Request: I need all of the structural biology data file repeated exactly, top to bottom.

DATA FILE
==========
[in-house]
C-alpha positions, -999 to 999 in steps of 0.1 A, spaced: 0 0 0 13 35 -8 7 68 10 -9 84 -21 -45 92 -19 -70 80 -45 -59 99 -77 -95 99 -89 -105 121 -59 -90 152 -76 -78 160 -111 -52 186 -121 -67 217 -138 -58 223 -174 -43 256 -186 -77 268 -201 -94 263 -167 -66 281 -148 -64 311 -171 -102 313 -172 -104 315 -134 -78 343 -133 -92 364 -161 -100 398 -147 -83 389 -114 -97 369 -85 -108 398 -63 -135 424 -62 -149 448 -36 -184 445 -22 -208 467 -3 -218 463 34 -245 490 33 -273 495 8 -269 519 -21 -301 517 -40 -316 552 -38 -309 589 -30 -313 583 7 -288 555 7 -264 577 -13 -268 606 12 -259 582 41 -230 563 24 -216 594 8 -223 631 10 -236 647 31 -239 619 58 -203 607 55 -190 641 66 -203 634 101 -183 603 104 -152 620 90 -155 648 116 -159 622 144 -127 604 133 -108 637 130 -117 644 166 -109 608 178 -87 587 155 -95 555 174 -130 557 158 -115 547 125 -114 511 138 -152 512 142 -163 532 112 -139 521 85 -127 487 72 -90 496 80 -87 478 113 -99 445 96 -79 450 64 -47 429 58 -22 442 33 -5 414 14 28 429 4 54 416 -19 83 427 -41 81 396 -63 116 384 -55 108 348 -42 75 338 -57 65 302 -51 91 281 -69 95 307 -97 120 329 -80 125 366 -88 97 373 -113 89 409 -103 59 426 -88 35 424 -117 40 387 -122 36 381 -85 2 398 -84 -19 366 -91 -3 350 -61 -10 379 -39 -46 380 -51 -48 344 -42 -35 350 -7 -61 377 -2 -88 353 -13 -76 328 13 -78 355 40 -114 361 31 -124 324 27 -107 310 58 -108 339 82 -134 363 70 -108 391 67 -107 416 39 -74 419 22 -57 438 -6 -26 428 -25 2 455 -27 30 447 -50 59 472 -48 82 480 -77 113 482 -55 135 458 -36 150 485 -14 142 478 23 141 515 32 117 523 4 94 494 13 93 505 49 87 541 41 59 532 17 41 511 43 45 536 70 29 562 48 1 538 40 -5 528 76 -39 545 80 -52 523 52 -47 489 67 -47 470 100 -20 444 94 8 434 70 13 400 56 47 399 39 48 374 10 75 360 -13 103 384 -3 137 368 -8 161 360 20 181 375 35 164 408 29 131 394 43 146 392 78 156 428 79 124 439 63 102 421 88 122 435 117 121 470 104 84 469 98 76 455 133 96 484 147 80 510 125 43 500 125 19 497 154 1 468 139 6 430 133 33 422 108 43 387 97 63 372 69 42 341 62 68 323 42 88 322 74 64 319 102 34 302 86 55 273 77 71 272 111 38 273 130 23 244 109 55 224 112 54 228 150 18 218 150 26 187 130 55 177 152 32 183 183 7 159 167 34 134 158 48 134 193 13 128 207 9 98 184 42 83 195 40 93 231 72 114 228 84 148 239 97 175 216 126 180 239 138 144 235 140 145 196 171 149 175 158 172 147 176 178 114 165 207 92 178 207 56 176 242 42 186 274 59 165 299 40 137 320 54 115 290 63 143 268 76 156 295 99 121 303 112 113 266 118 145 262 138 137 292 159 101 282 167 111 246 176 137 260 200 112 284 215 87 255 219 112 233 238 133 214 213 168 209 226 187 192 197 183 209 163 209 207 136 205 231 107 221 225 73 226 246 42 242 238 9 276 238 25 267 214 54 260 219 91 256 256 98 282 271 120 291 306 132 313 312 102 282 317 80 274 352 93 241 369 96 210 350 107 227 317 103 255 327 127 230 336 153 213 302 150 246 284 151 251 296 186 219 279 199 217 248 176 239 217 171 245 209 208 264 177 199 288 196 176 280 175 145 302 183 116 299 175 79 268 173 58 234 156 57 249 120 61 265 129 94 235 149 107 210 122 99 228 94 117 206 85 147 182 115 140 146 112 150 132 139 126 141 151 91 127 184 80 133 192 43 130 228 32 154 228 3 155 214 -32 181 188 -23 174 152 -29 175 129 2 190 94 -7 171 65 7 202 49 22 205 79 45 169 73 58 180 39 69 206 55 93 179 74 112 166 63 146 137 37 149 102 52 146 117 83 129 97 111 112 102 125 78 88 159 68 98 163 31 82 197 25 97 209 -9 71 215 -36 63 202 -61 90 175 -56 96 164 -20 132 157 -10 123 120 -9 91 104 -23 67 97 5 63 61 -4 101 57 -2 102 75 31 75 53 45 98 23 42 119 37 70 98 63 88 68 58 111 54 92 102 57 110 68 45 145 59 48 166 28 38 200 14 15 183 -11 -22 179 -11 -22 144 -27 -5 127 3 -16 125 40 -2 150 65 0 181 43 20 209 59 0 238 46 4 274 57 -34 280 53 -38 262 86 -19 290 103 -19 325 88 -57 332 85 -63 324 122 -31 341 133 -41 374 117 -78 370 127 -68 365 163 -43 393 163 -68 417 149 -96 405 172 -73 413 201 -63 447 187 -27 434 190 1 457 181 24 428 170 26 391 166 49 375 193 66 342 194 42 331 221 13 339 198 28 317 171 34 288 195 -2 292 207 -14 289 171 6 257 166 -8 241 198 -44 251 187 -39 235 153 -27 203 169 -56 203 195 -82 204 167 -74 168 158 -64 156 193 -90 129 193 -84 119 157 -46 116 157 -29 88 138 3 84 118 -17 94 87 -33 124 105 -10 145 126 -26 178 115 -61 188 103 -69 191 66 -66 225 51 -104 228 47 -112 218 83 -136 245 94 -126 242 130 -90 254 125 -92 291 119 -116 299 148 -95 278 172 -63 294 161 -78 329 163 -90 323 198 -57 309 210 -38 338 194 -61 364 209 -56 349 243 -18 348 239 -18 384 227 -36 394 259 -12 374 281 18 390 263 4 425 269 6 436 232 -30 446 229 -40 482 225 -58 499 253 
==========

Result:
[in-house]
C-alpha positions, -999 to 999 in steps of 0.1 A, spaced: 0 0 0 13 35 -8 7 68 10 -9 84 -21 -45 92 -19 -70 80 -45 -59 99 -77 -95 99 -89 -105 121 -59 -90 152 -76 -78 160 -111 -52 186 -121 -67 217 -138 -58 223 -174 -43 256 -186 -77 268 -201 -94 263 -167 -66 281 -148 -64 311 -171 -102 313 -172 -104 315 -134 -78 343 -133 -92 364 -161 -100 398 -147 -83 389 -114 -97 369 -85 -108 398 -63 -135 424 -62 -149 448 -36 -184 445 -22 -208 467 -3 -218 463 34 -245 490 33 -273 495 8 -269 519 -21 -301 517 -40 -316 552 -38 -309 589 -30 -313 583 7 -288 555 7 -264 577 -13 -268 606 12 -259 582 41 -230 563 24 -216 594 8 -223 631 10 -236 647 31 -239 619 58 -203 607 55 -190 641 66 -203 634 101 -183 603 104 -152 620 90 -155 648 116 -159 622 144 -127 604 133 -108 637 130 -117 644 166 -109 608 178 -87 587 155 -95 555 174 -130 557 158 -115 547 125 -114 511 138 -152 512 142 -163 532 112 -139 521 85 -127 487 72 -90 496 80 -87 478 113 -99 445 96 -79 450 64 -47 429 58 -22 442 33 -5 414 14 28 429 4 54 416 -19 83 427 -41 81 396 -63 116 384 -55 108 348 -42 75 338 -57 65 302 -51 91 281 -69 95 307 -97 120 329 -80 125 366 -88 97 373 -113 89 409 -103 59 426 -88 35 424 -117 40 387 -122 36 381 -85 2 398 -84 -19 366 -91 -3 350 -61 -10 379 -39 -46 380 -51 -48 344 -42 -35 350 -7 -61 377 -2 -88 353 -13 -76 328 13 -78 355 40 -114 361 31 -124 324 27 -107 310 58 -108 339 82 -134 363 70 -108 391 67 -107 416 39 -74 419 22 -57 438 -6 -26 428 -25 2 455 -27 30 447 -50 59 472 -48 82 480 -77 113 482 -55 135 458 -36 150 485 -14 142 478 23 141 515 32 117 523 4 94 494 13 93 505 49 87 541 41 59 532 17 41 511 43 45 536 70 29 562 48 1 538 40 -5 528 76 -39 545 80 -52 523 52 -47 489 67 -47 470 100 -20 444 94 8 434 70 13 400 56 47 399 39 48 374 10 75 360 -13 103 384 -3 137 368 -8 161 360 20 181 375 35 164 408 29 131 394 43 146 392 78 156 428 79 124 439 63 102 421 88 122 435 117 121 470 104 84 469 98 76 455 133 96 484 147 80 510 125 43 500 125 19 497 154 1 468 139 6 430 133 33 422 108 43 387 97 63 372 69 42 341 62 68 323 42 88 322 74 64 319 102 34 302 86 55 273 77 71 272 111 38 273 130 23 244 109 55 224 112 54 228 150 18 218 150 26 187 130 55 177 152 32 183 183 7 159 167 34 134 158 48 134 193 13 128 207 9 98 184 42 83 195 40 93 231 72 114 228 84 148 239 97 175 216 126 180 239 138 144 235 140 145 196 171 149 175 158 172 147 176 178 114 165 207 92 178 207 56 176 242 42 186 274 59 165 299 40 137 320 54 115 290 63 143 268 76 156 295 99 121 303 112 113 266 118 145 262 138 137 292 159 101 282 167 111 246 176 137 260 200 112 284 215 87 255 219 112 233 238 133 214 213 168 209 226 187 192 197 183 209 163 209 207 136 205 231 107 221 225 73 226 246 42 242 238 9 276 238 25 267 214 54 260 219 91 256 256 98 282 271 120 291 306 132 313 312 102 282 317 80 274 352 93 241 369 96 210 350 107 227 317 103 255 327 127 230 336 153 213 302 150 246 284 151 251 296 186 219 279 199 217 248 176 239 217 171 245 209 208 264 177 199 288 196 176 280 175 145 302 183 116 299 175 79 268 173 58 234 156 57 249 120 61 265 129 94 235 149 107 210 122 99 228 94 117 206 85 147 182 115 140 146 112 150 132 139 126 141 151 91 127 184 80 133 192 43 130 228 32 154 228 3 155 214 -32 181 188 -23 174 152 -29 175 129 2 190 94 -7 171 65 7 202 49 22 205 79 45 169 73 58 180 39 69 206 55 93 179 74 112 166 63 146 137 37 149 102 52 146 117 83 129 97 111 112 102 125 78 88 159 68 98 163 31 82 197 25 97 209 -9 71 215 -36 63 202 -61 90 175 -56 96 164 -20 132 157 -10 123 120 -9 91 104 -23 67 97 5 63 61 -4 101 57 -2 102 75 31 75 53 45 98 23 42 119 37 70 98 63 88 68 58 111 54 92 102 57 110 68 45 145 59 48 166 28 38 200 14 15 183 -11 -22 179 -11 -22 144 -27 -5 127 3 -16 125 40 -2 150 65 0 181 43 20 209 59 0 238 46 4 274 57 -34 280 53 -38 262 86 -19 290 103 -19 325 88 -57 332 85 -63 324 122 -31 341 133 -41 374 117 -78 370 127 -68 365 163 -43 393 163 -68 417 149 -96 405 172 -73 413 201 -63 447 187 -27 434 190 1 457 181 24 428 170 26 391 166 49 375 193 66 342 194 42 331 221 13 339 198 28 317 171 34 288 195 -2 292 207 -14 289 171 6 257 166 -8 241 198 -44 251 187 -39 235 153 -27 203 169 -56 203 195 -82 204 167 -74 168 158 -64 156 193 -90 129 193 -84 119 157 -46 116 157 -29 88 138 3 84 118 -17 94 87 -33 124 105 -10 145 126 -26 178 115 -61 188 103 -69 191 66 -66 225 51 -104 228 47 -112 218 83 -136 245 94 -126 242 130 -90 254 125 -92 291 119 -116 299 148 -95 278 172 -63 294 161 -78 329 163 -90 323 198 -57 309 210 -38 338 194 -61 364 209 -56 349 243 -18 348 239 -18 384 227 -36 394 259 -12 374 281 18 390 263 4 425 269 6 436 232 -30 446 229 -40 482 225 -58 499 253 